This is student Chao Xie’s reflections on a course visit to see a performance of Tom Stoppard’s play Arcadia.
Arcadia has been considered as Tom Stoppard’s finest play by many a critic. Our course field trip this time was to watch the play in Tobacco Factory Theatre, Bristol. Rachel Gilman and I both had a large fish & chips before joining the others in the tobacco-factory-converted theatre.
It was an amphitheatre with several columns intruding into the acting area which, together with the studio-style decor, delivered a intimate ambiance. Although it was a play with time shifting between the past and present, the props – a big table, a portfolio, a tortoise, and a macbook – remained unchanged and served as a magical bridge linking the characters in different times.
Fast-paced, the play was ambitious and thought-provoking, discussing the dichotomies between science and art, past and present, Romanticism and Classicism, and order and disorder. These serious intellectual themes were balanced by sophisticated wit, provoking frequent bursts of laughter from the audience.
As the performers moved around the stage, we kept spotting bits and pieces we had discussed in our seminars. When Septimus was defining ‘picturesque’ to his precocious student Thomasina, I recalled how Sue Edney, our tutor on the ‘Country and City in History’ module, had humorously explained to us the difference between ‘picturesque’ and ‘beautiful’ in a landscape session. At that time, our classmates Verity and Trevor tried their best to explain to we international students the English Garden ‘ha-ha’. My thoughts also flashed back to Samantha Walton’s strand on ‘deep time’ when the character Valentine stressed the irreversibility of time. The play was continuously speaking to us, inviting us to get engaged. It was really striking how, in the last scene, the characters of both past and present appeared on the stage with each people in turns talking to the other from the same timeframe. The double times therefore merged into a seamless whole.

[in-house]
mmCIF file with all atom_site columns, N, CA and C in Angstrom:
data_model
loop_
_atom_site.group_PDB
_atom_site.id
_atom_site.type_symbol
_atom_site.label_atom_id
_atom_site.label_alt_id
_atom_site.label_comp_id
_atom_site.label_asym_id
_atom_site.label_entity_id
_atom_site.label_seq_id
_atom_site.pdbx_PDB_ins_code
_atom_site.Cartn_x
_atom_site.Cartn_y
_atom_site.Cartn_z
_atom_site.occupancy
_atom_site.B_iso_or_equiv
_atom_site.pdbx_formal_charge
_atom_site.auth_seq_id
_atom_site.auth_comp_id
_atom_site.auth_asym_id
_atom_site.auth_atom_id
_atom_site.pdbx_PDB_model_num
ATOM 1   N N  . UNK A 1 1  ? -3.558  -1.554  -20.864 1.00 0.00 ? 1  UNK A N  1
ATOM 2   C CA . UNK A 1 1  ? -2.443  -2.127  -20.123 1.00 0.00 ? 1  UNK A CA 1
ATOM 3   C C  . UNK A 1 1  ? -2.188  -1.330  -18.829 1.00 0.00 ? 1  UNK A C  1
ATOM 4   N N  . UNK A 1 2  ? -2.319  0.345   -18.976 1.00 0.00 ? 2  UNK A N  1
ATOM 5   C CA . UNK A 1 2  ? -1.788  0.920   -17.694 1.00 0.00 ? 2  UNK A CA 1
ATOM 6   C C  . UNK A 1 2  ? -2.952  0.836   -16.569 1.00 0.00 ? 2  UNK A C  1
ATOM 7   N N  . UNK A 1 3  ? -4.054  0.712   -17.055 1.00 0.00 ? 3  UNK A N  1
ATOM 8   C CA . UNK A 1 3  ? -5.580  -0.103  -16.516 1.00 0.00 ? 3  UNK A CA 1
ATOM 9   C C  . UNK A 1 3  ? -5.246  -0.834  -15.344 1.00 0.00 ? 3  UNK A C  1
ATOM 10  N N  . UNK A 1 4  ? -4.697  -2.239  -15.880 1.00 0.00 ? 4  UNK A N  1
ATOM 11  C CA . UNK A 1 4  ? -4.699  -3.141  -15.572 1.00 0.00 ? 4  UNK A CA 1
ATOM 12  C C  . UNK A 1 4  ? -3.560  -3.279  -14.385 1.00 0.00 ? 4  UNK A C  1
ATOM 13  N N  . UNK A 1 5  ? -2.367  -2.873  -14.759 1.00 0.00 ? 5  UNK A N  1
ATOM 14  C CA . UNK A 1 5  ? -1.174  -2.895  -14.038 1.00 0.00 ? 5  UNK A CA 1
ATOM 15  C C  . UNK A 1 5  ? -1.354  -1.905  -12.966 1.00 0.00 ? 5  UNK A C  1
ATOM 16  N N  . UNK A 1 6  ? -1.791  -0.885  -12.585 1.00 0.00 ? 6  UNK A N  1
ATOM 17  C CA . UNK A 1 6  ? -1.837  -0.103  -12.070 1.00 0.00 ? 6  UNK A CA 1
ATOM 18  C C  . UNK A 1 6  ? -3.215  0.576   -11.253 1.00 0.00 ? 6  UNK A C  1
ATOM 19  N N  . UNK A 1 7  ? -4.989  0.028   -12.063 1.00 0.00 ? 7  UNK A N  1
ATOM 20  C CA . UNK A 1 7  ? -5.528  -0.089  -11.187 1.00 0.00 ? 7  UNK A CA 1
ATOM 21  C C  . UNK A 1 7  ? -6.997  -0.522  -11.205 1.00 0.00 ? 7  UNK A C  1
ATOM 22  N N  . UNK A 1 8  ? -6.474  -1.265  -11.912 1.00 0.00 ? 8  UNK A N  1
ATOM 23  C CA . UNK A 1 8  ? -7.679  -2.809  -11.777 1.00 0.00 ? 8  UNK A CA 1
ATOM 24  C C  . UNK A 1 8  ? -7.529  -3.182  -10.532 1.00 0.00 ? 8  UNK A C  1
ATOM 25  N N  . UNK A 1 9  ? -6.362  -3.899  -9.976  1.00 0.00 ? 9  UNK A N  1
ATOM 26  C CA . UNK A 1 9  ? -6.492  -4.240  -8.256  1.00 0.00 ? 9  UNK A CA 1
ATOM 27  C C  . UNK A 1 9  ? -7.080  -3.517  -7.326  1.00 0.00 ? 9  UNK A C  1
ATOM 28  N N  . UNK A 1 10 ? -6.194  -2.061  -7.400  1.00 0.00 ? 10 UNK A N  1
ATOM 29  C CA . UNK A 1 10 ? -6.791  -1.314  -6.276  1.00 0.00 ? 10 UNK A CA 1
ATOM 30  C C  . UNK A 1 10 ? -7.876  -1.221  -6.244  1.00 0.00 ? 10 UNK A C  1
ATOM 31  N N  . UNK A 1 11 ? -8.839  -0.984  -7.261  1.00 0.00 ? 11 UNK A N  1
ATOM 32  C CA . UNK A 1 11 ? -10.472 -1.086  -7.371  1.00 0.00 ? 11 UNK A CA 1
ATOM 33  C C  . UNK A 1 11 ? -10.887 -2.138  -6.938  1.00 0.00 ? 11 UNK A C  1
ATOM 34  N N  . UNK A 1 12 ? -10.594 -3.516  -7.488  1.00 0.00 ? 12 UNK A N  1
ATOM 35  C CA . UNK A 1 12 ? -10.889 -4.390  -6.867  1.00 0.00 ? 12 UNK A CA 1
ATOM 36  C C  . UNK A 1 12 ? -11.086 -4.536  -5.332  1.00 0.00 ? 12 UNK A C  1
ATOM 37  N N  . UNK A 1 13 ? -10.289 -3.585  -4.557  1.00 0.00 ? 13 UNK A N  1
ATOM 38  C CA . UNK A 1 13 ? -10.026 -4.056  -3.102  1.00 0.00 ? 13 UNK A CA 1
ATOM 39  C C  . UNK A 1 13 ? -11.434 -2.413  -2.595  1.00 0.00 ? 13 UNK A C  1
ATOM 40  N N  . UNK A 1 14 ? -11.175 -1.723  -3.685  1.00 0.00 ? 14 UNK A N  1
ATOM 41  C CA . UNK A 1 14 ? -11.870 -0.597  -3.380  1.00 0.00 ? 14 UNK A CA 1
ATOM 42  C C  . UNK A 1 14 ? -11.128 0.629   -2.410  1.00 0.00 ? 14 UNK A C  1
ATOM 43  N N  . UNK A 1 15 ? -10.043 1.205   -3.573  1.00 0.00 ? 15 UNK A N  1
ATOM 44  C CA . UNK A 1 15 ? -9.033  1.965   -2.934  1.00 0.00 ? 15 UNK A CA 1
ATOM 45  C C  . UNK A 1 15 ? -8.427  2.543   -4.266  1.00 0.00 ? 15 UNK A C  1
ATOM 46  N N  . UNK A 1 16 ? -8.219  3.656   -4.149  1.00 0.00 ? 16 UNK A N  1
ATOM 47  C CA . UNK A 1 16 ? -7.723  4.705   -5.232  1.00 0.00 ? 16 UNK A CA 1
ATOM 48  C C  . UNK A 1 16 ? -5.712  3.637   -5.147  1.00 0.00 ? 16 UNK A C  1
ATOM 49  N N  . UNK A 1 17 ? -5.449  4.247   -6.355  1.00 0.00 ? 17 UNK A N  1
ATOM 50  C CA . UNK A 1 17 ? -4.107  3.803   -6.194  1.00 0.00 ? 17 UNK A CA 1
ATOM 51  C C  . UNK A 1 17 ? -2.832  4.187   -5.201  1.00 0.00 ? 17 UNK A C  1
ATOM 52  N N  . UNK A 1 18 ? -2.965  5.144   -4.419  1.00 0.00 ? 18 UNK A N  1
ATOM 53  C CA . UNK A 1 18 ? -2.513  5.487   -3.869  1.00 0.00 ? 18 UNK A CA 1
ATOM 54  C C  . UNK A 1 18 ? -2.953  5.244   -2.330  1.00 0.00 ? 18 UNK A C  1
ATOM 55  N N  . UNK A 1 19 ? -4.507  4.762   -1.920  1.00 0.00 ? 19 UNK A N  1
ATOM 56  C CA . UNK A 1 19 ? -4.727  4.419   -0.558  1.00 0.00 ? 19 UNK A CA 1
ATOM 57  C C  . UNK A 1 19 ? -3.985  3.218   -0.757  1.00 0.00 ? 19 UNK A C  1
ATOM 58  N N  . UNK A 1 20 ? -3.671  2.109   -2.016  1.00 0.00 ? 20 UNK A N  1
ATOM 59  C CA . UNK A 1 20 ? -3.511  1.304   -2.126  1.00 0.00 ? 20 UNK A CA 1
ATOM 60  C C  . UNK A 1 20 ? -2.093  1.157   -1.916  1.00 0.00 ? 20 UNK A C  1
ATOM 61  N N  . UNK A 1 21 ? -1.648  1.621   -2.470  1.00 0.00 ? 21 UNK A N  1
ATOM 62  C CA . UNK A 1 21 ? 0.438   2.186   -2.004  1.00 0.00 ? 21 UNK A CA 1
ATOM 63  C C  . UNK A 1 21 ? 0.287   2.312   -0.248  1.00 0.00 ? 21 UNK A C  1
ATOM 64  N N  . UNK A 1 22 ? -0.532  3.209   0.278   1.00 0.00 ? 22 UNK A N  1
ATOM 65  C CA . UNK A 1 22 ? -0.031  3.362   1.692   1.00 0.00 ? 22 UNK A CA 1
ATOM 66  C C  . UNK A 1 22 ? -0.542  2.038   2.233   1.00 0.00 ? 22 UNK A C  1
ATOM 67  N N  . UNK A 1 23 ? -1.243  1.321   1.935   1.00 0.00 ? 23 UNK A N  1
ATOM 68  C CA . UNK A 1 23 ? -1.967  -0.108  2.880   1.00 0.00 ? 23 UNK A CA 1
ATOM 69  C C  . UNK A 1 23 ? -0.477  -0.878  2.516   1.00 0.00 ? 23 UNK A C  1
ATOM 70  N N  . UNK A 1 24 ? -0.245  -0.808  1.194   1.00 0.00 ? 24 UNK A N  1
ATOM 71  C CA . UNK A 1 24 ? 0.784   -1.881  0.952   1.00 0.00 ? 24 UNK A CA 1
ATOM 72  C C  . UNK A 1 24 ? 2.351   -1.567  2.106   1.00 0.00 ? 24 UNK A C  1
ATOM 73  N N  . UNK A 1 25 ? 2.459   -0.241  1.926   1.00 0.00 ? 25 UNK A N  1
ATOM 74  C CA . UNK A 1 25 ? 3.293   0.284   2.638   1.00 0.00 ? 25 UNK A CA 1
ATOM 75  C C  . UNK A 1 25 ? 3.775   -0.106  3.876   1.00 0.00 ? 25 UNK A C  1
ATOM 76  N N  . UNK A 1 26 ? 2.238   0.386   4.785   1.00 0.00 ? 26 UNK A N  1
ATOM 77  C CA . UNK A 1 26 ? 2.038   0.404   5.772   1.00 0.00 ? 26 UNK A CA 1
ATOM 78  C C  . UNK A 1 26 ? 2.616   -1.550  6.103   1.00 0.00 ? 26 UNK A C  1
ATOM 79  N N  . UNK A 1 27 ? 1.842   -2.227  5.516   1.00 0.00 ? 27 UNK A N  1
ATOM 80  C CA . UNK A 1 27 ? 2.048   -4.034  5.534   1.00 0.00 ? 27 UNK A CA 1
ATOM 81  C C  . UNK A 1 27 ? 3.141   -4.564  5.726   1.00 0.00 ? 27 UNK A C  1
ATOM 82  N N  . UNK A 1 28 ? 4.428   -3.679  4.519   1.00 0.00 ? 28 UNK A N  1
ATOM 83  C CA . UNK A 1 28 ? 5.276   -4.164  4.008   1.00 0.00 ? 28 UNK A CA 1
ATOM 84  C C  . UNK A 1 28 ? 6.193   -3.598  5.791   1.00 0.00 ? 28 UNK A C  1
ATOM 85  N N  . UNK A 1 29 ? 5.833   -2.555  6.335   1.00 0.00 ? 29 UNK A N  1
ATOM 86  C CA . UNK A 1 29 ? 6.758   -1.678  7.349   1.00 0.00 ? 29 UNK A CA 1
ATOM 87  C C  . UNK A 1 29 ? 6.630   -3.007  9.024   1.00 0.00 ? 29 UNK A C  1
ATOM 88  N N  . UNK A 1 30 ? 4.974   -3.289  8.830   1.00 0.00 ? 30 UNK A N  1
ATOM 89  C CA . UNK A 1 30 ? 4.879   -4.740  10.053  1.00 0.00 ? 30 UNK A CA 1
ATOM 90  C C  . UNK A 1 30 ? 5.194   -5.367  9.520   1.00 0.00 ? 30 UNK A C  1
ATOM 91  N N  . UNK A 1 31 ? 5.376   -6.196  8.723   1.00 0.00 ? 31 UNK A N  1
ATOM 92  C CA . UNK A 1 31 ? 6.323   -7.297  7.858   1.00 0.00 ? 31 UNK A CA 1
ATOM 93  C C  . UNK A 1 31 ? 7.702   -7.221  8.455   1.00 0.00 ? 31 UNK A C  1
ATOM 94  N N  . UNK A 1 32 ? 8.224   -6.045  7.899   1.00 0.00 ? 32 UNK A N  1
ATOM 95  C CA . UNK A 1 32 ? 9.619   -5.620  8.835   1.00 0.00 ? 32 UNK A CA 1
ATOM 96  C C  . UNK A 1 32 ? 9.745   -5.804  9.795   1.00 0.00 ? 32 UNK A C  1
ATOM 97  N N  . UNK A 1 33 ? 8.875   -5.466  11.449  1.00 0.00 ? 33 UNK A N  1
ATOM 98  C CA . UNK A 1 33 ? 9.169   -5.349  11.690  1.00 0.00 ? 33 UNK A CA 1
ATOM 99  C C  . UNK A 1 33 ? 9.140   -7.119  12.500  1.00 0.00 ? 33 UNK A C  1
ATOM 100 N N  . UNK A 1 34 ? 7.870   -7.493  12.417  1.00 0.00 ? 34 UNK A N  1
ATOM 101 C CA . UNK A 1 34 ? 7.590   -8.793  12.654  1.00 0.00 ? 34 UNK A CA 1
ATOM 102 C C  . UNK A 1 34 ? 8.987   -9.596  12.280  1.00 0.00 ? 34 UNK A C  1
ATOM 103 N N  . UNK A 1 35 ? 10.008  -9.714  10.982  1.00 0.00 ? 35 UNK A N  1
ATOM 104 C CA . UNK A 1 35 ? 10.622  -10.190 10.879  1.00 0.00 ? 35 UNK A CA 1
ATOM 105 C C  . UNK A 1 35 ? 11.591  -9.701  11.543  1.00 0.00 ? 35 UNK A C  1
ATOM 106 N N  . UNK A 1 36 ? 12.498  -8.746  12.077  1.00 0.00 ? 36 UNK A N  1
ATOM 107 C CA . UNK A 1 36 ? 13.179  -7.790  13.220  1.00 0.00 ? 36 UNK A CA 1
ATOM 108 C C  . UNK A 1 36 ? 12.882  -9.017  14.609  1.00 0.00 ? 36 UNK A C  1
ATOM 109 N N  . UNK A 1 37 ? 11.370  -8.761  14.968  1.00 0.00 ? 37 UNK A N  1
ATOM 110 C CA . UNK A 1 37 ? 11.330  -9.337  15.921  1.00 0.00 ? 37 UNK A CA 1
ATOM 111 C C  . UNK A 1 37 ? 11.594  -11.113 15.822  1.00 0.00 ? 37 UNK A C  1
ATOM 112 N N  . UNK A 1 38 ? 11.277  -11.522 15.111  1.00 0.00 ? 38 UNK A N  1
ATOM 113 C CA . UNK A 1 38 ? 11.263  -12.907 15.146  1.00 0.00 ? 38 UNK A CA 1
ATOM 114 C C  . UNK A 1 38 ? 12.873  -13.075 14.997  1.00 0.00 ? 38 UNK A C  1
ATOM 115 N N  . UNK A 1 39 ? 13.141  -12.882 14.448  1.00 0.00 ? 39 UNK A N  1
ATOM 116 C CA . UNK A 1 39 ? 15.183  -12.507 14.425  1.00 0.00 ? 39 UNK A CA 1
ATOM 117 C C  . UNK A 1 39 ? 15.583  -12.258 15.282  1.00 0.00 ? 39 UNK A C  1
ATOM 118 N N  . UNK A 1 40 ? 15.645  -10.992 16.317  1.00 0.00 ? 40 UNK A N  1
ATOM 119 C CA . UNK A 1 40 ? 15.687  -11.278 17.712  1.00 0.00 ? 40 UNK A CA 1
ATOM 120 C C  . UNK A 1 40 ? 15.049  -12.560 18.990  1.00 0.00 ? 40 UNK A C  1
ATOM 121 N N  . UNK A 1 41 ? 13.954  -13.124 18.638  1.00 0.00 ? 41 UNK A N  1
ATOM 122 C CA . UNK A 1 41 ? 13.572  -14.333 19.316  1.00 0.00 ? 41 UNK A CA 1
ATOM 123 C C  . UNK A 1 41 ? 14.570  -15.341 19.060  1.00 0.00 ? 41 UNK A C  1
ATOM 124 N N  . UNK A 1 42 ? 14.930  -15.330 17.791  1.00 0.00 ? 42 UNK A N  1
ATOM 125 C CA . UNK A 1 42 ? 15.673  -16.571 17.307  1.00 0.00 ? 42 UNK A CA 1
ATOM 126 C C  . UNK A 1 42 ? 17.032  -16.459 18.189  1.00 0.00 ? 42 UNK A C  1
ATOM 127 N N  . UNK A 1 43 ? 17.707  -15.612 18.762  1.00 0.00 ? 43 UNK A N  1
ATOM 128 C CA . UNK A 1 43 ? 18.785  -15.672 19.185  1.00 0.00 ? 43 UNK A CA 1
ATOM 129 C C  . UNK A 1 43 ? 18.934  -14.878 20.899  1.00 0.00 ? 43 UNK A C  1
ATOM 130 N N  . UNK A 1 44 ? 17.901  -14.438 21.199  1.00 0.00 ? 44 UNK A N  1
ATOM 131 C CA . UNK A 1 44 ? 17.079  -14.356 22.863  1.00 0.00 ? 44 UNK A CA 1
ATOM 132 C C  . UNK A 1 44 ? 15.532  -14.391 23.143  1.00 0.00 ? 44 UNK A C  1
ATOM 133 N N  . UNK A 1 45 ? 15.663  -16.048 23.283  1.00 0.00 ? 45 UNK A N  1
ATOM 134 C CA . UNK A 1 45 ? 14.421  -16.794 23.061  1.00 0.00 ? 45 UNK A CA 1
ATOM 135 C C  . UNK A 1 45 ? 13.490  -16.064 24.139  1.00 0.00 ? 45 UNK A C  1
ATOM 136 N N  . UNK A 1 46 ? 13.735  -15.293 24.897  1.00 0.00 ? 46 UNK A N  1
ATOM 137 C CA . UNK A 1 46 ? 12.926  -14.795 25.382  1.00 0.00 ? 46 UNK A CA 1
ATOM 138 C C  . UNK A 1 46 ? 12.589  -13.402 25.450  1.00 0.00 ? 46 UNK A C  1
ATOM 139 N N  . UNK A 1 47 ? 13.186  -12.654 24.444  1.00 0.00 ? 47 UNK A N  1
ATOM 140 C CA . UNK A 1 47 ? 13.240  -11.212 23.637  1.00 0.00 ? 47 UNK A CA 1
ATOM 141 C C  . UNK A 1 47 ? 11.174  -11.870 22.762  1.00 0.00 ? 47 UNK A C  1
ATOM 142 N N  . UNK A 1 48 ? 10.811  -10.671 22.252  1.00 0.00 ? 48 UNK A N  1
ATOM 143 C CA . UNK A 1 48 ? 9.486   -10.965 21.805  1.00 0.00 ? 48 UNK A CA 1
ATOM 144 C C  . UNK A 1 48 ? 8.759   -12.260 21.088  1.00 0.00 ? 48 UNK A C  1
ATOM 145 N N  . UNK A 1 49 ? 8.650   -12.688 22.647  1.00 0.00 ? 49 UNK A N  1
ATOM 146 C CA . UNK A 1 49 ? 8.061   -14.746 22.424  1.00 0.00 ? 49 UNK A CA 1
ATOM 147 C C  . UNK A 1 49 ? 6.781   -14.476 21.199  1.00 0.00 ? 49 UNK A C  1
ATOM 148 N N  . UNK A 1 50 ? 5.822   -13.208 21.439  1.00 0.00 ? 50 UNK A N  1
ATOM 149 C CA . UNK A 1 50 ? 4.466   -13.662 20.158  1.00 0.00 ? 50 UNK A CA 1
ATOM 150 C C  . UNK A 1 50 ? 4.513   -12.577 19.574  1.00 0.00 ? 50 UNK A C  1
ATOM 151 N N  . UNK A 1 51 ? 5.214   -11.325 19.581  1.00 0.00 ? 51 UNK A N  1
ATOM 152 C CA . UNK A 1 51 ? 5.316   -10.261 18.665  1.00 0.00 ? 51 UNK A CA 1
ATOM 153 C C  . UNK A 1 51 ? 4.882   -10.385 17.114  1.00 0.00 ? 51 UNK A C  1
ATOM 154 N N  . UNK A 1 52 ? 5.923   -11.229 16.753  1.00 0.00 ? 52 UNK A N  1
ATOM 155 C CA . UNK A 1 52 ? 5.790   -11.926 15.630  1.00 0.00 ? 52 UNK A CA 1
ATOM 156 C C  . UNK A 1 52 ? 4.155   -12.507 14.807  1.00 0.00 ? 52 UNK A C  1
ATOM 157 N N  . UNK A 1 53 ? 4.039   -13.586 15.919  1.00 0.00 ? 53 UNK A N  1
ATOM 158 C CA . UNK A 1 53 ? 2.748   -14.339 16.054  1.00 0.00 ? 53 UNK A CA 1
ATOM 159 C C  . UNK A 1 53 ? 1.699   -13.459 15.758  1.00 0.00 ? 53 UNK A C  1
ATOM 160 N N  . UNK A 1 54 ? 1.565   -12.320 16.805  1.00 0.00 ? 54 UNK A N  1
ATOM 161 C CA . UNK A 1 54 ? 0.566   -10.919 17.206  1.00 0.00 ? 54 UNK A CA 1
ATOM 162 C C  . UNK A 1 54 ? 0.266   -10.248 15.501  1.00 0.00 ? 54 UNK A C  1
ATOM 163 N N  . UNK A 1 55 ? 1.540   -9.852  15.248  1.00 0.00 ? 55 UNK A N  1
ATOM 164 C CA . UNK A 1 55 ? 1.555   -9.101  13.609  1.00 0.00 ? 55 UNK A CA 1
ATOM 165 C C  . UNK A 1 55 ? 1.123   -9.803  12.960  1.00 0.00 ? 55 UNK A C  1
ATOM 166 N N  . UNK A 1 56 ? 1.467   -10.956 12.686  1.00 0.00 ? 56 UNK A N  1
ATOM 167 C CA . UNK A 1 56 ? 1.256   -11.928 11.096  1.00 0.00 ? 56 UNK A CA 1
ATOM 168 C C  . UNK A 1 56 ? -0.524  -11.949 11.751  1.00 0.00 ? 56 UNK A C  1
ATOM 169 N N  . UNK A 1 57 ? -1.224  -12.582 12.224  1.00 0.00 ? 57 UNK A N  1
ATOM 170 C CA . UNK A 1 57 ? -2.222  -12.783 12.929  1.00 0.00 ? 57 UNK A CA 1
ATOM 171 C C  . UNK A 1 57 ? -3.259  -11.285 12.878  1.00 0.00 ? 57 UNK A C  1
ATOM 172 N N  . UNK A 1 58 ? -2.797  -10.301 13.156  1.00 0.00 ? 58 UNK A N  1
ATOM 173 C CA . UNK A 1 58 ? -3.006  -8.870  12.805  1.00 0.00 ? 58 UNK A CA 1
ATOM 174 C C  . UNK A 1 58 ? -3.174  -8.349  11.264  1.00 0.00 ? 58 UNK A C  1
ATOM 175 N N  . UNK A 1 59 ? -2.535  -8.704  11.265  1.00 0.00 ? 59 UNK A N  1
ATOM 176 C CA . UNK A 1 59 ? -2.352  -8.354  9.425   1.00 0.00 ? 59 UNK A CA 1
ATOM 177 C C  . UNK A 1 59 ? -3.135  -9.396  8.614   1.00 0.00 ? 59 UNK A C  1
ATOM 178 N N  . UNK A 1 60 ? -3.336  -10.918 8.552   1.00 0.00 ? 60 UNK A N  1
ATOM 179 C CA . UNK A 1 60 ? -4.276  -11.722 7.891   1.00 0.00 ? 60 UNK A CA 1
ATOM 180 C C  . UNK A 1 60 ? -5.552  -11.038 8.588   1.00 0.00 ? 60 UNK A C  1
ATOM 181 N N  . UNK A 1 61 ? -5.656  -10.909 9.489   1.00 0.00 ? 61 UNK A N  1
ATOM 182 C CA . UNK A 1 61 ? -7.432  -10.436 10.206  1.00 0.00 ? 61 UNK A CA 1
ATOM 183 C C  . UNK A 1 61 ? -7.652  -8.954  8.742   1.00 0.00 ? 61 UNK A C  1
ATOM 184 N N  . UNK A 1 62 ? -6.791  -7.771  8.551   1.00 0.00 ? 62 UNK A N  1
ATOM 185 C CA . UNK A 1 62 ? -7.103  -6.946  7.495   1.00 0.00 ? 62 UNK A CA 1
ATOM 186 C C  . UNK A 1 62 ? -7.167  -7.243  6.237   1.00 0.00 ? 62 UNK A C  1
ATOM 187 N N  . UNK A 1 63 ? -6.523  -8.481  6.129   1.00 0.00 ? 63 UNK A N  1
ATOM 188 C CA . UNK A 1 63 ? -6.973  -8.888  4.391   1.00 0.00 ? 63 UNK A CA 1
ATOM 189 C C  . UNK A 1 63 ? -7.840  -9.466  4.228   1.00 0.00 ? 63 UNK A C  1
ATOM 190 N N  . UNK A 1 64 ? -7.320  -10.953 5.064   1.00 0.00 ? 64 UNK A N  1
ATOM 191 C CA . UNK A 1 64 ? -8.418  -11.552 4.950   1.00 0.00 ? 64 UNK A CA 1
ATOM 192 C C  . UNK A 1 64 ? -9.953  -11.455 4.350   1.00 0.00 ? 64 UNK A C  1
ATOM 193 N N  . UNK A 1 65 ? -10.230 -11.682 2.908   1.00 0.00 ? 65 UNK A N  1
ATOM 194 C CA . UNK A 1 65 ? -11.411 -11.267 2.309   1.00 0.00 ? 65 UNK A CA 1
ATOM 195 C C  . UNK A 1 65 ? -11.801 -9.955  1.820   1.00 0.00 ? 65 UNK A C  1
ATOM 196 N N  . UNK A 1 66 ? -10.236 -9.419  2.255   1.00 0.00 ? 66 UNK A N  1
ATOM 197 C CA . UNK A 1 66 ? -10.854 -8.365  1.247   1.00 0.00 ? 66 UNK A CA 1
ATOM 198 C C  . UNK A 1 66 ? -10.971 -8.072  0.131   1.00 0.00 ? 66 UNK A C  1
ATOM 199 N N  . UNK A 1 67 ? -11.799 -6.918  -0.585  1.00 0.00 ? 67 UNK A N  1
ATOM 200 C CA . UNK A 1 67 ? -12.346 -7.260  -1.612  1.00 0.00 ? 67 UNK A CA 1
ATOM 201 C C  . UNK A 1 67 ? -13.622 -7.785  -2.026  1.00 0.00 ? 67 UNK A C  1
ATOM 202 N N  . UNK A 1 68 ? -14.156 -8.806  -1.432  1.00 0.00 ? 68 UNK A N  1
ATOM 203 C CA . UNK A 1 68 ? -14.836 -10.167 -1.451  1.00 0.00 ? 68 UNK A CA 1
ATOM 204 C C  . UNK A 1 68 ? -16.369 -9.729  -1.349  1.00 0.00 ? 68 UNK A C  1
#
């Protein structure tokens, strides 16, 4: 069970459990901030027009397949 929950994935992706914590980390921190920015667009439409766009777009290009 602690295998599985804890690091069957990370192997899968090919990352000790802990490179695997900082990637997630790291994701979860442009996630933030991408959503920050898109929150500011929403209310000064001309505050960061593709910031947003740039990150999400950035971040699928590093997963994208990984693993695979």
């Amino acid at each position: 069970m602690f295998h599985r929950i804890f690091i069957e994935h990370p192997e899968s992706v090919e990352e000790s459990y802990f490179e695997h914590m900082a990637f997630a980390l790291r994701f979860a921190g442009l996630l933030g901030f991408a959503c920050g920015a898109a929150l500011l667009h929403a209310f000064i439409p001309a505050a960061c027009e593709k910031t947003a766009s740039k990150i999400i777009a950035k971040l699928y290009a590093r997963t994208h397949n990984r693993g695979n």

It was 22:30 when we left the theatre. Despite a taxi booking mishap we managed to hop on the last train. But I found it was difficult to get the play out of mind. Looking beyond the sprawling darkness outside the window, I had a strong sense of disorientation. Maybe it was the time to think in terms of time.
One year ago I was talking to Stephen Gregg (course director) and Tracey Hill (department head and tutor on Early Modern London) about the course’s field trips during the phone interview. Several months later I will go back to my own country doing something which I can not predict at the moment. If, as the character Valentine implied, all time is irreversible, that is what time means, then where are we heading to? The flickering lights in the distance outside the window did not seem to answer my question.